|Core Program Services||24-hr (awake) supervision, life skills classes 3-4 hrs/wk, case management, tutoring, mental health counseling||24-hr supervision, life skills classes 3-4 hrs/wk, case management, mental health counseling||24-hr (awake at most homes ) supervision, life skills classes 3-4 hrs/wk, case management, outreach to fathers||24-hr (awake at most homes) supervision, life skills classes 3-4 hrs/wk, case management, some tutoring||24-hr supervision, life skills classes 1-2 hrs/wk, case management, some tutoring||24-hr (awake) supervision, health, child birth, and life skills classes 7 hrs/wk, case management, on-site school, outreach to fathers||Staff on site at most times, life skills classes about once a week, case management|
|GCAPP = Georgia Campaign for Adolescent Pregnancy Prevention.|
Eligibility Rules and Referral Sources. To participate in the GCAPP program, teenage mothers must be between the ages of 13 and 20, have no history of serious drug use or violent criminal behavior, and have a current living situation that is considered unsafe or inappropriate. The program serves both pregnant and parenting teens. However, state regulations seriously limit the number of pregnant teens the homes can serve. For this reason, most teens have already had their babies before they enter the program. Teens may voluntarily enter the homes with the permission of their parents or guardians. However, it is more common for teens who enter the homes to be in state custody through either the foster care or juvenile justice systems. Referrals are generally handled by individual homes; GCAPP is not involved. About two-thirds of referrals are from local child welfare agencies, while about 10 percent are from juvenile justice. Other referrals come from a mix of sources, including schools, churches, hospitals, health clinics, community organizations, and family members.
Setting and Structure of the Homes. The eight GCAPP homes are located throughout Georgia: two in the metropolitan Atlanta area, one in the mid-size city of Columbus and the rest in small towns. All homes involve congregate living, in which the teens share living, dining, and kitchen areas. In all the homes, teens have their own bedrooms that they share with their babies. Most are in converted single-family homes in quiet residential areas and can serve five or six teens and their children. One home near Atlanta is in a newly constructed facility that can serve eight teen families and includes two separate apartments for house parents. Another home in southern Georgia is part of a campus of residential and educational facilities for disadvantaged and troubled youth. The latter home is operated by a social service organization that has been providing residential services to children in this location for almost 100 years.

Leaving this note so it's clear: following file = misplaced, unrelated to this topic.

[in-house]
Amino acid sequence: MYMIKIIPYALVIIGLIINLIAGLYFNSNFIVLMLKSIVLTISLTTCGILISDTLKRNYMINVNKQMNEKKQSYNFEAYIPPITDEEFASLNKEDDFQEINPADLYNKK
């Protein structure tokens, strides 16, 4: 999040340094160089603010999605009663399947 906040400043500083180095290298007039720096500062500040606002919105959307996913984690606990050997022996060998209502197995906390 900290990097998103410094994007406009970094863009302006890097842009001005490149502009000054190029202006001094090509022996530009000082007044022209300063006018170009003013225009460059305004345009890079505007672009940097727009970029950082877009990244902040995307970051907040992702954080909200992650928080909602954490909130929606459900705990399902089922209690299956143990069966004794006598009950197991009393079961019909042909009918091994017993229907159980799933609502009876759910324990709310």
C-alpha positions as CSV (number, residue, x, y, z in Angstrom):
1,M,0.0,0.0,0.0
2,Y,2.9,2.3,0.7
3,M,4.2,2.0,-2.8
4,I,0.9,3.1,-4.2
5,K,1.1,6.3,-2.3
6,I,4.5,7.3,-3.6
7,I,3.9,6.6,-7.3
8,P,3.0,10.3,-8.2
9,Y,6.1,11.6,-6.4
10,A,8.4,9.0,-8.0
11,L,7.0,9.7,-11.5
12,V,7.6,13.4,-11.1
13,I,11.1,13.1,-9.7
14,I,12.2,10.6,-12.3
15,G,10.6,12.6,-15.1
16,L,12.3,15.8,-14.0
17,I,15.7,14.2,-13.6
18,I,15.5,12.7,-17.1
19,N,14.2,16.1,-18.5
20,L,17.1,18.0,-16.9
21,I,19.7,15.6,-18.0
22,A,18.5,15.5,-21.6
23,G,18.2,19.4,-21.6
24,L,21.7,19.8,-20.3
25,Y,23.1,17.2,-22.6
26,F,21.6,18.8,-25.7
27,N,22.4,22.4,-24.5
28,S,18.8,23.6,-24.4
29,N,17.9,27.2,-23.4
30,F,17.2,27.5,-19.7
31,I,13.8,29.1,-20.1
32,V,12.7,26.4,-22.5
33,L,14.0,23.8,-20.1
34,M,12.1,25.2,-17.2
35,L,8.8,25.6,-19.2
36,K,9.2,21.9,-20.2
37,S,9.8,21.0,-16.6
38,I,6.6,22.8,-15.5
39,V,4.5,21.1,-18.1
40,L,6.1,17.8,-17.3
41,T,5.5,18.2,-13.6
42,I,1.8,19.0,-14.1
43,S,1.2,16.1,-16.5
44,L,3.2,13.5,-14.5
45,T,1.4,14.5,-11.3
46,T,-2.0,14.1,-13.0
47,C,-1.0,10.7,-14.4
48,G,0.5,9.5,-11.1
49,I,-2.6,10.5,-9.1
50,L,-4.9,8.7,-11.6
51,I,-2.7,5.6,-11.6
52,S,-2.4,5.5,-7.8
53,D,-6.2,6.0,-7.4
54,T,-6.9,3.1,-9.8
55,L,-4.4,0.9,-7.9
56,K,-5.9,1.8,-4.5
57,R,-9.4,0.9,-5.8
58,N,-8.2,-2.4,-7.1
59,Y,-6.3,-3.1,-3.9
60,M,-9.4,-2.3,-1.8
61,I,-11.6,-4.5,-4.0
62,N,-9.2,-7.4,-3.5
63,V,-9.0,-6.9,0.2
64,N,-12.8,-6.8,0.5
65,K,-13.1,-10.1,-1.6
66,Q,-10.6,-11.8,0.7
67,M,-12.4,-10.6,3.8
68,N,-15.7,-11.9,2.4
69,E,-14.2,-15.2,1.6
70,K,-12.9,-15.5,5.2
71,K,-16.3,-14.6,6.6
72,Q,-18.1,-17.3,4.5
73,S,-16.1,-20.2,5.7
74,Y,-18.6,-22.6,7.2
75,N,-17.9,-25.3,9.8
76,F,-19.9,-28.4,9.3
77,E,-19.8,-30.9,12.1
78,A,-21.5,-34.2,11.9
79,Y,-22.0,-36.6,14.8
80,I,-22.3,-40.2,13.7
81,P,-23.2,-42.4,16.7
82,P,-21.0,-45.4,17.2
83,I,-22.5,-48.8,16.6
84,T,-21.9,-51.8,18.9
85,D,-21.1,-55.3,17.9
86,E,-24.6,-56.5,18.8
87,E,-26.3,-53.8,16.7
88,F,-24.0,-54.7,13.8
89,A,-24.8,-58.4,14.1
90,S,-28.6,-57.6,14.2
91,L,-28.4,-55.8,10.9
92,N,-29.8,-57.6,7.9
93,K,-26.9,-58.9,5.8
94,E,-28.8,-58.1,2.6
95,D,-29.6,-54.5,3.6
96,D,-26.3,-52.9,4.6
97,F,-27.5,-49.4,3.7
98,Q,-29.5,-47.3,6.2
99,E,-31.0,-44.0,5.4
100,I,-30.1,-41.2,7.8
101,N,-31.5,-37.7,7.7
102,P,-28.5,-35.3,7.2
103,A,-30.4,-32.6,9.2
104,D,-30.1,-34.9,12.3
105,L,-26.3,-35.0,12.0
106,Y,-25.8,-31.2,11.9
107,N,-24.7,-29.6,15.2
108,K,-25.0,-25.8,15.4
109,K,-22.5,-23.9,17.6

Staffing Patterns. Although there is some variation, the basic staffing pattern at each of the GCAPP homes is fairly similar. All provide a very high level of supervision for their residents, including staff on site 24 hours a day and low resident-to-staff ratios. These staffing patterns are required by state law for facilities that house minors in state custody, as these homes do. State regulation requires a 6-to-1 resident-to-staff ratio (counting both the teen mothers and their children) during waking hours and a 10-to-1 ratio at night. In accordance with state regulations for children in foster care, teens are generally not allowed to leave the home unless they are accompanied by a group home staff member. Homes typically have two or three full-time staff members with advanced degrees: a program director, who manages the daily operations of the home and its staff, and one or two case managers. The homes also have a number of “advocates” who provide general supervision for residents. These staff may be part-time and typically do not have advanced degrees.
Core Program Services. The eight homes all offer a similar set of services, including weekly parenting and life-skills classes taught by the group home staff. These classes use the Minnesota Early Design (MELD) curriculum, which was specially designed to teach parenting skills to at-risk adolescent parents and to reduce the risk of child abuse and neglect. Classes cover a variety of topics, including child development and health, family management, and other parenting issues. The GCAPP program places strong emphasis on mental health services, and all teen residents receive regular individual therapy sessions. Some homes have licensed therapists on staff, while others contract with an outside therapist to provide this service. Residents also meet weekly with their case manager to review progress toward meeting their personal goals concerning parenting, education, and health. Homes also offer guided study and tutoring services, as well as transportation to medical appointments, educational events, and group outings.